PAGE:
Why does my program hang when I destroy a communicator?

Communicators must be destroyed prior to the termination of the main thread in your program. The destruction of a communicator involves a number of tasks, such as:

  • Waiting for requests and callbacks to complete
    In a server, any incoming requests that have already been dispatched are allowed to complete and object adapters are deactivated so that no new requests are dispatched. In a client, AMI callbacks are allowed to complete.
  • Terminating background threads
    The Ice run time uses various "helper" threads that must be stopped.

The destroy operation does not return until all of these tasks have completed. Aside from cleaning up internal resources, much of this processing involves waiting for application activity to cease. Consequently, some aspects of communicator destruction are not under Ice's control. For example, if a long-running request is already active when the server attempts to destroy its communicator, destroy will block until that request completes, the reply (if any) is sent, and the connection is gracefully closed. If your application uses long-running requests yet you do not want destroy blocking until these requests complete, you will need to implement a mechanism for interrupting them.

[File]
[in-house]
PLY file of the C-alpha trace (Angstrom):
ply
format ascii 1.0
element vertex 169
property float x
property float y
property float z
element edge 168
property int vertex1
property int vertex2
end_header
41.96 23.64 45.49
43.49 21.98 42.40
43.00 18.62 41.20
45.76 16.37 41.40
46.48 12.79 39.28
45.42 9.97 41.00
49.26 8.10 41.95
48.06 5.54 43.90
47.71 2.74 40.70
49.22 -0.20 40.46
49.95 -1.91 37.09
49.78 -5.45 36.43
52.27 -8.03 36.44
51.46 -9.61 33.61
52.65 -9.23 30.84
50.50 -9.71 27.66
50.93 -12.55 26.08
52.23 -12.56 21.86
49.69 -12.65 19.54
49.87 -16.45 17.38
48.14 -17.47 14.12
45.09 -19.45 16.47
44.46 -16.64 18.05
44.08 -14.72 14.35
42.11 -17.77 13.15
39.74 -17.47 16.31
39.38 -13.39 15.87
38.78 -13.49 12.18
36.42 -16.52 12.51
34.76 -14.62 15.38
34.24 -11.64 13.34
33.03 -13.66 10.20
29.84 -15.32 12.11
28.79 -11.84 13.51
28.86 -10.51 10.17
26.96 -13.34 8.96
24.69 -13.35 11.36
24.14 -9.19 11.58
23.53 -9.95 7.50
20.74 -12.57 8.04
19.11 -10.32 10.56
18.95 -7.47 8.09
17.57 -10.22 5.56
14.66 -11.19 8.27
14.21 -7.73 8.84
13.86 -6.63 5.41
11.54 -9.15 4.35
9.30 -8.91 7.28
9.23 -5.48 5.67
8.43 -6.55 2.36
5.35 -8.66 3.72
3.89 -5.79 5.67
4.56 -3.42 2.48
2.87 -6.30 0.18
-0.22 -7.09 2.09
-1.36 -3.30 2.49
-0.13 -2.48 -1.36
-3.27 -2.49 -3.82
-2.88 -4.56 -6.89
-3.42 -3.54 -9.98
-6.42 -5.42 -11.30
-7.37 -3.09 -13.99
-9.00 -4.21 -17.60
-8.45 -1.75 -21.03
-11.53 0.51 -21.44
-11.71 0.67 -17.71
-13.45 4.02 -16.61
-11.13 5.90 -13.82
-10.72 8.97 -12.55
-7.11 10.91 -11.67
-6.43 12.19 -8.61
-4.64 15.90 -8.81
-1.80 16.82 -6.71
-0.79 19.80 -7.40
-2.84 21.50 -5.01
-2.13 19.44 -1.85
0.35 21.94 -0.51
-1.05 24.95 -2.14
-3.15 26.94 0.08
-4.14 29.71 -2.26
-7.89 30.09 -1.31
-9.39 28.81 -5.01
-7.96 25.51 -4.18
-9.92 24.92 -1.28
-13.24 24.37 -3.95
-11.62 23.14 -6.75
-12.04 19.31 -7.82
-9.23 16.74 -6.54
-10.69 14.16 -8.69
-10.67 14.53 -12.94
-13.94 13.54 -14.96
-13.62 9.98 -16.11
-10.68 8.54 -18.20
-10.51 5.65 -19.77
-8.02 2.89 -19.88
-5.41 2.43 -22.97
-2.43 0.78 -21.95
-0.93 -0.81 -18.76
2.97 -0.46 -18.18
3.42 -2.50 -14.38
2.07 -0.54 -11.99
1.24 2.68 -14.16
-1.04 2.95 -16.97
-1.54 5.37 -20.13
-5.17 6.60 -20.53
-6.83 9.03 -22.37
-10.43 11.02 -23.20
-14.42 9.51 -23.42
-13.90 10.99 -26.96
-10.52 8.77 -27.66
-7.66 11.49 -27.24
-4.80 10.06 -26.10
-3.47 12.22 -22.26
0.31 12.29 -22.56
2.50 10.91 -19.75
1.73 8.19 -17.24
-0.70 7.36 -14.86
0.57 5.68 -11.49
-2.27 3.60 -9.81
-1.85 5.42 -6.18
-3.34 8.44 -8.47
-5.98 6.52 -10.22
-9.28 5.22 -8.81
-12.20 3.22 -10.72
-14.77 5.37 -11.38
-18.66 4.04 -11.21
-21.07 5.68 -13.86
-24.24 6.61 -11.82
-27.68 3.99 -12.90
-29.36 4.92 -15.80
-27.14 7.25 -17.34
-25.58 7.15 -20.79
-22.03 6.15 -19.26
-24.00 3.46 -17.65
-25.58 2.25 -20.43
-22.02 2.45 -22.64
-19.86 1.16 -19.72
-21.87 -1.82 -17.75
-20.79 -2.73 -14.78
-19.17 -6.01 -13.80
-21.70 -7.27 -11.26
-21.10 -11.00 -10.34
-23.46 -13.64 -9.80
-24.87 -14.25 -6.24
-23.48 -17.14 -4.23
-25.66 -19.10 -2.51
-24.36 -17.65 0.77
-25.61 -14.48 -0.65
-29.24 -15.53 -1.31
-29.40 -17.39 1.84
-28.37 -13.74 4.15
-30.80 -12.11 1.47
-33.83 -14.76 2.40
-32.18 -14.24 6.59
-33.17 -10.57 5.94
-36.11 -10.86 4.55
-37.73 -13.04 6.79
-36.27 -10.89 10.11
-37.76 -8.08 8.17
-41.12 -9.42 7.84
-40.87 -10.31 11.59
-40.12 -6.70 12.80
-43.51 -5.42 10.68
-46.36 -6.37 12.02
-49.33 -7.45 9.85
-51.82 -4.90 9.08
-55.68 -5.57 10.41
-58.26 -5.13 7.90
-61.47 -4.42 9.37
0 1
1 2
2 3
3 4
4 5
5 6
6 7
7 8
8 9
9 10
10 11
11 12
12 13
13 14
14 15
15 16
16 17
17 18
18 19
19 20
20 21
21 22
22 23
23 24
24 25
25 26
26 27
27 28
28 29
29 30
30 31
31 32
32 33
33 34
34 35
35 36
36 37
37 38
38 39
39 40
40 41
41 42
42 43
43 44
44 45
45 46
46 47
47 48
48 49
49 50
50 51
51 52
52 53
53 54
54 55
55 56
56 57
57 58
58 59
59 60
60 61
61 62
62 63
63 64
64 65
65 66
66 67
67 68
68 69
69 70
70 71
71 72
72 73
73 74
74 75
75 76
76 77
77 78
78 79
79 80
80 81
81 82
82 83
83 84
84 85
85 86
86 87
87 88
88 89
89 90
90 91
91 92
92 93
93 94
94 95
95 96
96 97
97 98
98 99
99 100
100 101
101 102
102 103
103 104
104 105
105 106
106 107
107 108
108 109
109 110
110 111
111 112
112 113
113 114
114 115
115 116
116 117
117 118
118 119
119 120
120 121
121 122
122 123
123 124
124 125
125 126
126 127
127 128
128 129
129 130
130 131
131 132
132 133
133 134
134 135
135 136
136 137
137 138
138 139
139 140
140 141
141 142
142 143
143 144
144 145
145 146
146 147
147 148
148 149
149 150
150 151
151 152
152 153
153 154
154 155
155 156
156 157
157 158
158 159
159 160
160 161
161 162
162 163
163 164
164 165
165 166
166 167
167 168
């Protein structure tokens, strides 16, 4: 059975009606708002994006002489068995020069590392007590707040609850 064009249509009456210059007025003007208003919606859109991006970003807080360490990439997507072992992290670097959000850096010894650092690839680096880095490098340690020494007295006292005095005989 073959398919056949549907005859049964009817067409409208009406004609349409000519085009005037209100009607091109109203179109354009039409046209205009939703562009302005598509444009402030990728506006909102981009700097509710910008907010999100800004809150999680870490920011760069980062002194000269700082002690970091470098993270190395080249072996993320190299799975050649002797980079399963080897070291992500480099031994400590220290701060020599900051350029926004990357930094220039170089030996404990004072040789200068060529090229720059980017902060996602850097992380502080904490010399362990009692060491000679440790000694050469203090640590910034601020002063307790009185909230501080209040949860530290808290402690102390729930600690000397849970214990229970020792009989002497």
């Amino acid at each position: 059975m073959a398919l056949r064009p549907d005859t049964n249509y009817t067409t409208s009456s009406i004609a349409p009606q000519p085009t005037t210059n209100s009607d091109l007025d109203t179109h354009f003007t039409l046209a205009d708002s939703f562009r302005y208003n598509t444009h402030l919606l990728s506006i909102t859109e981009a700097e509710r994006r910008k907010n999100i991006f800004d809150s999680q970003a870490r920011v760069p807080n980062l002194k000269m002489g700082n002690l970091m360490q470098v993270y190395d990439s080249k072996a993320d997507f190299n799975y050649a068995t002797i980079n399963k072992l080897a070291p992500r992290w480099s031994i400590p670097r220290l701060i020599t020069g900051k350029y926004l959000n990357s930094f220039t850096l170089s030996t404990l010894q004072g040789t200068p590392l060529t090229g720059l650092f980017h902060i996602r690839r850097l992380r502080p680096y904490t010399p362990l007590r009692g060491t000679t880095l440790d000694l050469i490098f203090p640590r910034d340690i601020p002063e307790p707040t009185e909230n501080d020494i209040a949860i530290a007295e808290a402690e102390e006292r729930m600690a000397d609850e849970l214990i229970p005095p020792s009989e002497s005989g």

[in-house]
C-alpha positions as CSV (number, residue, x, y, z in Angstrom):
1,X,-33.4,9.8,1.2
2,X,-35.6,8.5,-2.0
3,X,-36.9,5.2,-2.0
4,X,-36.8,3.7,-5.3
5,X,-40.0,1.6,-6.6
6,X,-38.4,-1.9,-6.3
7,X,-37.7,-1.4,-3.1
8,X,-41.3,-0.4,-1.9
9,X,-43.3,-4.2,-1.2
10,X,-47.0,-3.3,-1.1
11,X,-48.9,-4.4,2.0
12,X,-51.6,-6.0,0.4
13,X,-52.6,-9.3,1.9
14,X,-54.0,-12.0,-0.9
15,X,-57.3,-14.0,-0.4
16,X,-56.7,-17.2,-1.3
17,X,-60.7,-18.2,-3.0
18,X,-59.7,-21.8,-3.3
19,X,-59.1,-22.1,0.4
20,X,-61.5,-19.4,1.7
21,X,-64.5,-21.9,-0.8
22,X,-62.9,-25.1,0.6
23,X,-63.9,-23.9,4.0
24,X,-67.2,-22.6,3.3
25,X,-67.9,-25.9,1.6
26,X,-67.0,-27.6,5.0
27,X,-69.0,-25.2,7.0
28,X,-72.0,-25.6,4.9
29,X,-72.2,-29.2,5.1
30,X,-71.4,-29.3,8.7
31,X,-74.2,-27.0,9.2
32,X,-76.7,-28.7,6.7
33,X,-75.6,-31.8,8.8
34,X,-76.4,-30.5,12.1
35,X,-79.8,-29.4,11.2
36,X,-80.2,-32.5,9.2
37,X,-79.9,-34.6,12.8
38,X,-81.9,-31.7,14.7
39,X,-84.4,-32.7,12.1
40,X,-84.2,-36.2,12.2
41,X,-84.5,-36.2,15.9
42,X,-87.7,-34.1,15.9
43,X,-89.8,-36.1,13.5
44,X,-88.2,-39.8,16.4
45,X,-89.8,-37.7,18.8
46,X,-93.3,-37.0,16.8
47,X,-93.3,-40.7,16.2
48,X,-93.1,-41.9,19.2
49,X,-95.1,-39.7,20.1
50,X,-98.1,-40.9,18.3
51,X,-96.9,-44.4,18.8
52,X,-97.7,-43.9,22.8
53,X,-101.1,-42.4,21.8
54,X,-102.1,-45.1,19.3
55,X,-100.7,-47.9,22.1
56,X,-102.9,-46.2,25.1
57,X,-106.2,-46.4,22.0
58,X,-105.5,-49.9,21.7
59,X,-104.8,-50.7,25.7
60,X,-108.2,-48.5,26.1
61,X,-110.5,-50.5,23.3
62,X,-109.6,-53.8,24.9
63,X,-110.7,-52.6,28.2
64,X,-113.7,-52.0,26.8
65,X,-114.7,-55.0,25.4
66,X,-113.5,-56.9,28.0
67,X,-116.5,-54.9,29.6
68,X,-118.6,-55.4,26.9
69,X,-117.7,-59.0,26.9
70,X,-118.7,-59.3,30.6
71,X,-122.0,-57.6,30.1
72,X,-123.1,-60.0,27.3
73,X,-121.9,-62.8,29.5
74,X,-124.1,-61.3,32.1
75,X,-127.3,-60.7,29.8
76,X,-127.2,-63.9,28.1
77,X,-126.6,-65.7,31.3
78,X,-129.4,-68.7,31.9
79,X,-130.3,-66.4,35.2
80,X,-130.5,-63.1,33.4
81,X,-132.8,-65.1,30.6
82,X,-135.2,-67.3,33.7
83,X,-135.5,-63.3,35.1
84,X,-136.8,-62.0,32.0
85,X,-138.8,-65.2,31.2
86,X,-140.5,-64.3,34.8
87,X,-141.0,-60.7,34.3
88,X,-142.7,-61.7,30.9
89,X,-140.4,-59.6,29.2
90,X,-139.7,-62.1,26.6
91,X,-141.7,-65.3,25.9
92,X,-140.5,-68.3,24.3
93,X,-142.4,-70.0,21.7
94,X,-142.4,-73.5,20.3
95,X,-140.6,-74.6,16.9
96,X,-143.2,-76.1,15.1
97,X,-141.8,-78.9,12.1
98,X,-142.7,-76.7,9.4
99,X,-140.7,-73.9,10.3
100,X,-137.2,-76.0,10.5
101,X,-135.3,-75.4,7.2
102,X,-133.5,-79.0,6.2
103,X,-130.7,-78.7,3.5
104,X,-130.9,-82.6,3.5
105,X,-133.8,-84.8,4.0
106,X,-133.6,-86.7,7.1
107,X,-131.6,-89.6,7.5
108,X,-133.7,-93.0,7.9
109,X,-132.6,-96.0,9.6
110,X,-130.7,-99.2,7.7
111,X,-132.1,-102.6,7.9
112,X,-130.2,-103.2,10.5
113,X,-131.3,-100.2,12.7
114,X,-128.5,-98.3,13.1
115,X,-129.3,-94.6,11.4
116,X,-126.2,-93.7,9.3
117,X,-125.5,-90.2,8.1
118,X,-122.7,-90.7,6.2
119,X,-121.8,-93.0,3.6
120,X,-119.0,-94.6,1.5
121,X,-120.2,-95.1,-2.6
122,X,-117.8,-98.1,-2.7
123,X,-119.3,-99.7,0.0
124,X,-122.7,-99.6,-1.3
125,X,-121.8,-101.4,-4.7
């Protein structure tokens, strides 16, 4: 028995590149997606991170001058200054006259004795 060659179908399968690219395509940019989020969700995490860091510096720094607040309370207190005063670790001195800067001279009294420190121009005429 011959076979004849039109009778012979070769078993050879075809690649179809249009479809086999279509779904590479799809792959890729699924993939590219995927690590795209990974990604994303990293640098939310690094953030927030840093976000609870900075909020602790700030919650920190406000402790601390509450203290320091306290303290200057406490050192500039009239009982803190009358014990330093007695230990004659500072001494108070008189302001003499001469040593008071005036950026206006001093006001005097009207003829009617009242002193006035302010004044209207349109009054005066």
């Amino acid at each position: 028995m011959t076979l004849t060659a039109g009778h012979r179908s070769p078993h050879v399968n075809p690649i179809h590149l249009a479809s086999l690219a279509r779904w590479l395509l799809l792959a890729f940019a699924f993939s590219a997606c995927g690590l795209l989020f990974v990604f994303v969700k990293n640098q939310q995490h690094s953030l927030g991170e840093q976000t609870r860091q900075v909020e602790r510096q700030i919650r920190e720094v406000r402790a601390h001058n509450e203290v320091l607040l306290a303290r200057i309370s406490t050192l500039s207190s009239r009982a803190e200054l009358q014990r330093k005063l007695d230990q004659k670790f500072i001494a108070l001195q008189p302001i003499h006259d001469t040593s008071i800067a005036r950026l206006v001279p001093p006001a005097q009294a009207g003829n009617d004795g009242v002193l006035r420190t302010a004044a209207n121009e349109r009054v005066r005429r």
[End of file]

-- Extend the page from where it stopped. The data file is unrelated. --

An application can also cause destroy to hang by neglecting to complete an Asynchronous Method Dispatch (AMD) request. As far as the Ice run time is concerned, a twoway request is still pending until the server invokes the AMD callback object to report success or failure.

Finally, networking issues or ill-behaved peers can interfere with Ice's attempt to gracefully close a connection. This process involves sending the peer a notification that the connection is being closed and waiting for the peer's acknowledgment. To prevent Ice from waiting indefinitely, we recommend setting timeouts in your proxy endpoints and object adapter endpoints. You can set the property Ice.Trace.Network=2 to discover which connections are not being closed in a timely manner.

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